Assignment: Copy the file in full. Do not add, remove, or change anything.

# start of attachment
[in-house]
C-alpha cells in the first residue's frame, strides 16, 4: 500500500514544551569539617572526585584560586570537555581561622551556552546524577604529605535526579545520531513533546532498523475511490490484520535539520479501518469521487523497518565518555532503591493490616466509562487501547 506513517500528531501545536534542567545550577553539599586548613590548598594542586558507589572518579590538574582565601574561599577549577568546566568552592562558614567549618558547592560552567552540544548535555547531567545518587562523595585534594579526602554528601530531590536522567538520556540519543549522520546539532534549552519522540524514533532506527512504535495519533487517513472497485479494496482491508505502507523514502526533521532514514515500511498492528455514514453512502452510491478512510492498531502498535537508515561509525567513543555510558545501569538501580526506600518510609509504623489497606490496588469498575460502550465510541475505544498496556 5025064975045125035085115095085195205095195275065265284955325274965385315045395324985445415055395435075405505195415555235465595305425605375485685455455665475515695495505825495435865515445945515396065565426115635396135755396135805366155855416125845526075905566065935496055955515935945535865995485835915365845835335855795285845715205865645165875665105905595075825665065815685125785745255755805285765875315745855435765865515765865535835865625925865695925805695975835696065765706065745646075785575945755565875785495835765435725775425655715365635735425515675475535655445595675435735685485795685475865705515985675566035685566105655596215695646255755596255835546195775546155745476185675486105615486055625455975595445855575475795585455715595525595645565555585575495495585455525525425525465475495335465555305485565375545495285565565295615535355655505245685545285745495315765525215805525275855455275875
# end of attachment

[in-house]
C-alpha cells in the first residue's frame, strides 16, 4: 500500500514544551569539617572526585584560586570537555581561622551556552546524577604529605535526579545520531513533546532498523475511490490484520535539520479501518469521487523497518565518555532503591493490616466509562487501547 506513517500528531501545536534542567545550577553539599586548613590548598594542586558507589572518579590538574582565601574561599577549577568546566568552592562558614567549618558547592560552567552540544548535555547531567545518587562523595585534594579526602554528601530531590536522567538520556540519543549522520546539532534549552519522540524514533532506527512504535495519533487517513472497485479494496482491508505502507523514502526533521532514514515500511498492528455514514453512502452510491478512510492498531502498535537508515561509525567513543555510558545501569538501580526506600518510609509504623489497606490496588469498575460502550465510541475505544498496556 5025064975045125035085115095085195205095195275065265284955325274965385315045395324985445415055395435075405505195415555235465595305425605375485685455455665475515695495505825495435865515445945515396065565426115635396135755396135805366155855416125845526075905566065935496055955515935945535865995485835915365845835335855795285845715205865645165875665105905595075825665065815685125785745255755805285765875315745855435765865515765865535835865625925865695925805695975835696065765706065745646075785575945755565875785495835765435725775425655715365635735425515675475535655445595675435735685485795685475865705515985675566035685566105655596215695646255755596255835546195775546155745476185675486105615486055625455975595445855575475795585455715595525595645565555585575495495585455525525425525465475495335465555305485565375545495285565565295615535355655505245685545285745495315765525215805525275855455275875